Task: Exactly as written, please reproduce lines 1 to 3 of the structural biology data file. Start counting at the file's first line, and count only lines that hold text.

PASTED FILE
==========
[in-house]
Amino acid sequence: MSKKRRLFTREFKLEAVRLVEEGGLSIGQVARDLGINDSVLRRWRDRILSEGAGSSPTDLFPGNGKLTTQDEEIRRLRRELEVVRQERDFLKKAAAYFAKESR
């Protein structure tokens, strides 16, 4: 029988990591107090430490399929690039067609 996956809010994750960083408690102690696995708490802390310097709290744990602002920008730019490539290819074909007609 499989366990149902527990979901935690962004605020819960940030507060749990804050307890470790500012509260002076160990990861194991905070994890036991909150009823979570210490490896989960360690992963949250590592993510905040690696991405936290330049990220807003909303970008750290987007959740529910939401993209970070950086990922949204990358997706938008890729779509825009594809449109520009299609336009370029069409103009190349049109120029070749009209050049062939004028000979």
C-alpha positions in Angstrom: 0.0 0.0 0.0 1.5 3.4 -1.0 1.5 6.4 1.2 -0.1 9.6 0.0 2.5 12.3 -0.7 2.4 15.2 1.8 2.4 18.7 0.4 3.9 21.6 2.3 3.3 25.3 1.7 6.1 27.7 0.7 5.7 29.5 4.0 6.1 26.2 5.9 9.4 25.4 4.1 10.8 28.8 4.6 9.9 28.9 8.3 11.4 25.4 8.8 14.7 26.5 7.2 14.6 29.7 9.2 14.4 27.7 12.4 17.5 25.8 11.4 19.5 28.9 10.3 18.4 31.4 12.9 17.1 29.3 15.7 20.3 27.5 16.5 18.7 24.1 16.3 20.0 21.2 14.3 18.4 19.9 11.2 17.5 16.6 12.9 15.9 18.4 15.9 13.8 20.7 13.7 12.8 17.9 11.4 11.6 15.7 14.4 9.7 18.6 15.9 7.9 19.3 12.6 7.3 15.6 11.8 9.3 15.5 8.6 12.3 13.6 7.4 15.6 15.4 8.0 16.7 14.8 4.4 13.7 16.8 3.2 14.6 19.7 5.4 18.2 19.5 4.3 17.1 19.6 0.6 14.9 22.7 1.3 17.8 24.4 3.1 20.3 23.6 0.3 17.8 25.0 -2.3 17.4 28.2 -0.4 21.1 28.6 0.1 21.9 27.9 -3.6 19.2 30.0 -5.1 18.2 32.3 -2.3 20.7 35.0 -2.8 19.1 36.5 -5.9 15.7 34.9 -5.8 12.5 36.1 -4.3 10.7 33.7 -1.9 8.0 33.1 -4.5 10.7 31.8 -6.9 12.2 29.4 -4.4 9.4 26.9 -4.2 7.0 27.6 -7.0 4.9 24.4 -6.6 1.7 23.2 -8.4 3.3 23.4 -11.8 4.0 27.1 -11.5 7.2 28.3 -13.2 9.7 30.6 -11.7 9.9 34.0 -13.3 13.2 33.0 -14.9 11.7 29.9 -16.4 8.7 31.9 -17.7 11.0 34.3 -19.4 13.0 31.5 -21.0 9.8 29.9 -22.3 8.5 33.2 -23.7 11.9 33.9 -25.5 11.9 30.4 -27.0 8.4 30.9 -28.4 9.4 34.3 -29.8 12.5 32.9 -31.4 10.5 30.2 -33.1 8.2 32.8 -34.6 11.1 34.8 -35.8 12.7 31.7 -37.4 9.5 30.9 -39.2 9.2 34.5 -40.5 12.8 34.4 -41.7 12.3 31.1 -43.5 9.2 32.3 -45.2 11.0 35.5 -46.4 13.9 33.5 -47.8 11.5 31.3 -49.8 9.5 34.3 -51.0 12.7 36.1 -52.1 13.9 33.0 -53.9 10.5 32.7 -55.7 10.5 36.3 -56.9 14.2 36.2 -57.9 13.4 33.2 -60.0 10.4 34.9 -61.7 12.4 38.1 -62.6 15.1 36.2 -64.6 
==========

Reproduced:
[in-house]
Amino acid sequence: MSKKRRLFTREFKLEAVRLVEEGGLSIGQVARDLGINDSVLRRWRDRILSEGAGSSPTDLFPGNGKLTTQDEEIRRLRRELEVVRQERDFLKKAAAYFAKESR
């Protein structure tokens, strides 16, 4: 029988990591107090430490399929690039067609 996956809010994750960083408690102690696995708490802390310097709290744990602002920008730019490539290819074909007609 499989366990149902527990979901935690962004605020819960940030507060749990804050307890470790500012509260002076160990990861194991905070994890036991909150009823979570210490490896989960360690992963949250590592993510905040690696991405936290330049990220807003909303970008750290987007959740529910939401993209970070950086990922949204990358997706938008890729779509825009594809449109520009299609336009370029069409103009190349049109120029070749009209050049062939004028000979």